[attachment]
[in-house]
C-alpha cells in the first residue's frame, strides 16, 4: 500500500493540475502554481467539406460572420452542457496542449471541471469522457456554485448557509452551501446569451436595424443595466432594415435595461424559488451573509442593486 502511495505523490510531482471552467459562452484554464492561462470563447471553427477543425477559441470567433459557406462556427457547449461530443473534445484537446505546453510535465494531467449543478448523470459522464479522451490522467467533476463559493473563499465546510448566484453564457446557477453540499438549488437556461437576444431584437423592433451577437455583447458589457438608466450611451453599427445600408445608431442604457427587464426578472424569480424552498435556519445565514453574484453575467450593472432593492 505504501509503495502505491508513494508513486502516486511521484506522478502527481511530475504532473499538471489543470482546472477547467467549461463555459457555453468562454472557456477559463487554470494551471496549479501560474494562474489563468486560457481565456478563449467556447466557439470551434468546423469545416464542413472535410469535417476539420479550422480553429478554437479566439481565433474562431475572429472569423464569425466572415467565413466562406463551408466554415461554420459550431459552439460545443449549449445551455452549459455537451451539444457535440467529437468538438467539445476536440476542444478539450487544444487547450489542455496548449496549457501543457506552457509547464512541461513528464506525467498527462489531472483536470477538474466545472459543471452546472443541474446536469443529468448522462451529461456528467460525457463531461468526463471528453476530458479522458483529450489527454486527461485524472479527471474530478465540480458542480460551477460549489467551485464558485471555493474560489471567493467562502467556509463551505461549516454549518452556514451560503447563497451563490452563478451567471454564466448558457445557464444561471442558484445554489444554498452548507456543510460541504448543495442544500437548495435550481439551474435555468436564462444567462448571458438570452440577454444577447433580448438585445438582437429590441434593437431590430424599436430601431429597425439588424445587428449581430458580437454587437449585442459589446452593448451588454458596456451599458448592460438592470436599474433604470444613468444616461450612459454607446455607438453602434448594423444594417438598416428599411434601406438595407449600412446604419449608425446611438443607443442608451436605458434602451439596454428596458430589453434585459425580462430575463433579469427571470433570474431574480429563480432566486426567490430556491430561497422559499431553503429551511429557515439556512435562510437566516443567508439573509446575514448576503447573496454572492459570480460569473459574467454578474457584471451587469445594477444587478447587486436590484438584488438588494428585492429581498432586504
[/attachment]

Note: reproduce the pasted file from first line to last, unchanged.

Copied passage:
[in-house]
C-alpha cells in the first residue's frame, strides 16, 4: 500500500493540475502554481467539406460572420452542457496542449471541471469522457456554485448557509452551501446569451436595424443595466432594415435595461424559488451573509442593486 502511495505523490510531482471552467459562452484554464492561462470563447471553427477543425477559441470567433459557406462556427457547449461530443473534445484537446505546453510535465494531467449543478448523470459522464479522451490522467467533476463559493473563499465546510448566484453564457446557477453540499438549488437556461437576444431584437423592433451577437455583447458589457438608466450611451453599427445600408445608431442604457427587464426578472424569480424552498435556519445565514453574484453575467450593472432593492 505504501509503495502505491508513494508513486502516486511521484506522478502527481511530475504532473499538471489543470482546472477547467467549461463555459457555453468562454472557456477559463487554470494551471496549479501560474494562474489563468486560457481565456478563449467556447466557439470551434468546423469545416464542413472535410469535417476539420479550422480553429478554437479566439481565433474562431475572429472569423464569425466572415467565413466562406463551408466554415461554420459550431459552439460545443449549449445551455452549459455537451451539444457535440467529437468538438467539445476536440476542444478539450487544444487547450489542455496548449496549457501543457506552457509547464512541461513528464506525467498527462489531472483536470477538474466545472459543471452546472443541474446536469443529468448522462451529461456528467460525457463531461468526463471528453476530458479522458483529450489527454486527461485524472479527471474530478465540480458542480460551477460549489467551485464558485471555493474560489471567493467562502467556509463551505461549516454549518452556514451560503447563497451563490452563478451567471454564466448558457445557464444561471442558484445554489444554498452548507456543510460541504448543495442544500437548495435550481439551474435555468436564462444567462448571458438570452440577454444577447433580448438585445438582437429590441434593437431590430424599436430601431429597425439588424445587428449581430458580437454587437449585442459589446452593448451588454458596456451599458448592460438592470436599474433604470444613468444616461450612459454607446455607438453602434448594423444594417438598416428599411434601406438595407449600412446604419449608425446611438443607443442608451436605458434602451439596454428596458430589453434585459425580462430575463433579469427571470433570474431574480429563480432566486426567490430556491430561497422559499431553503429551511429557515439556512435562510437566516443567508439573509446575514448576503447573496454572492459570480460569473459574467454578474457584471451587469445594477444587478447587486436590484438584488438588494428585492429581498432586504